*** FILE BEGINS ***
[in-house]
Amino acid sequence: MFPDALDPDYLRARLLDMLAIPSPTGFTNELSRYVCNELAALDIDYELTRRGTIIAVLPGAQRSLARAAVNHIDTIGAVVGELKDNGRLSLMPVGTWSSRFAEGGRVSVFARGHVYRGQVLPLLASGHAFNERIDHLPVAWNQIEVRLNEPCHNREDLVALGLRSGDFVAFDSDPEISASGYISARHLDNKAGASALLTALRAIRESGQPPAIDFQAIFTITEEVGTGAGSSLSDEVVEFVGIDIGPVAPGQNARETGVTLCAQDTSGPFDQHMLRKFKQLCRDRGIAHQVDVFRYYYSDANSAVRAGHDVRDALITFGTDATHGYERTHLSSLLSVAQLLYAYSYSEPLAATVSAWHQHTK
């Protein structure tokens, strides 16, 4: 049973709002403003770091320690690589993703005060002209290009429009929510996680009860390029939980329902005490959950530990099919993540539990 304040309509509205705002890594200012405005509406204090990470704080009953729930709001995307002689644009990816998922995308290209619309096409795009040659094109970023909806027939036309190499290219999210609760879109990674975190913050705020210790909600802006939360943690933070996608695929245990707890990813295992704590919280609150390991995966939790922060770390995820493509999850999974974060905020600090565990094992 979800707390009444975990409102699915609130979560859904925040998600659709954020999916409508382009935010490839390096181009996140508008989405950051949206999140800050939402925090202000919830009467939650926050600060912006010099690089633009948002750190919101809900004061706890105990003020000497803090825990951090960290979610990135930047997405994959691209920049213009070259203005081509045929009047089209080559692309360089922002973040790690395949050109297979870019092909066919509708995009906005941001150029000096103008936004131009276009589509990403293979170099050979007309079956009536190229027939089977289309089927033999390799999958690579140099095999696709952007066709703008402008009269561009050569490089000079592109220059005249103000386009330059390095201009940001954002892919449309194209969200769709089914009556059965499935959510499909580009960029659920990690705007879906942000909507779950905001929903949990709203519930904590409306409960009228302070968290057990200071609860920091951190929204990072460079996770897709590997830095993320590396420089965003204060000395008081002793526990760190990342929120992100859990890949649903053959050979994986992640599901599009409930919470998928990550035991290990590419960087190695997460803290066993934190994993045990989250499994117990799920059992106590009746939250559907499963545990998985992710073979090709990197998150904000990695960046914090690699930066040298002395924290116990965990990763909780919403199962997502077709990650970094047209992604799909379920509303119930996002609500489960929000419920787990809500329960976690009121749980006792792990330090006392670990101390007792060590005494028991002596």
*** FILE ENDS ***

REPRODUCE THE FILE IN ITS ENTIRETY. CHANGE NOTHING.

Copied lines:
[in-house]
Amino acid sequence: MFPDALDPDYLRARLLDMLAIPSPTGFTNELSRYVCNELAALDIDYELTRRGTIIAVLPGAQRSLARAAVNHIDTIGAVVGELKDNGRLSLMPVGTWSSRFAEGGRVSVFARGHVYRGQVLPLLASGHAFNERIDHLPVAWNQIEVRLNEPCHNREDLVALGLRSGDFVAFDSDPEISASGYISARHLDNKAGASALLTALRAIRESGQPPAIDFQAIFTITEEVGTGAGSSLSDEVVEFVGIDIGPVAPGQNARETGVTLCAQDTSGPFDQHMLRKFKQLCRDRGIAHQVDVFRYYYSDANSAVRAGHDVRDALITFGTDATHGYERTHLSSLLSVAQLLYAYSYSEPLAATVSAWHQHTK
């Protein structure tokens, strides 16, 4: 049973709002403003770091320690690589993703005060002209290009429009929510996680009860390029939980329902005490959950530990099919993540539990 304040309509509205705002890594200012405005509406204090990470704080009953729930709001995307002689644009990816998922995308290209619309096409795009040659094109970023909806027939036309190499290219999210609760879109990674975190913050705020210790909600802006939360943690933070996608695929245990707890990813295992704590919280609150390991995966939790922060770390995820493509999850999974974060905020600090565990094992 979800707390009444975990409102699915609130979560859904925040998600659709954020999916409508382009935010490839390096181009996140508008989405950051949206999140800050939402925090202000919830009467939650926050600060912006010099690089633009948002750190919101809900004061706890105990003020000497803090825990951090960290979610990135930047997405994959691209920049213009070259203005081509045929009047089209080559692309360089922002973040790690395949050109297979870019092909066919509708995009906005941001150029000096103008936004131009276009589509990403293979170099050979007309079956009536190229027939089977289309089927033999390799999958690579140099095999696709952007066709703008402008009269561009050569490089000079592109220059005249103000386009330059390095201009940001954002892919449309194209969200769709089914009556059965499935959510499909580009960029659920990690705007879906942000909507779950905001929903949990709203519930904590409306409960009228302070968290057990200071609860920091951190929204990072460079996770897709590997830095993320590396420089965003204060000395008081002793526990760190990342929120992100859990890949649903053959050979994986992640599901599009409930919470998928990550035991290990590419960087190695997460803290066993934190994993045990989250499994117990799920059992106590009746939250559907499963545990998985992710073979090709990197998150904000990695960046914090690699930066040298002395924290116990965990990763909780919403199962997502077709990650970094047209992604799909379920509303119930996002609500489960929000419920787990809500329960976690009121749980006792792990330090006392670990101390007792060590005494028991002596």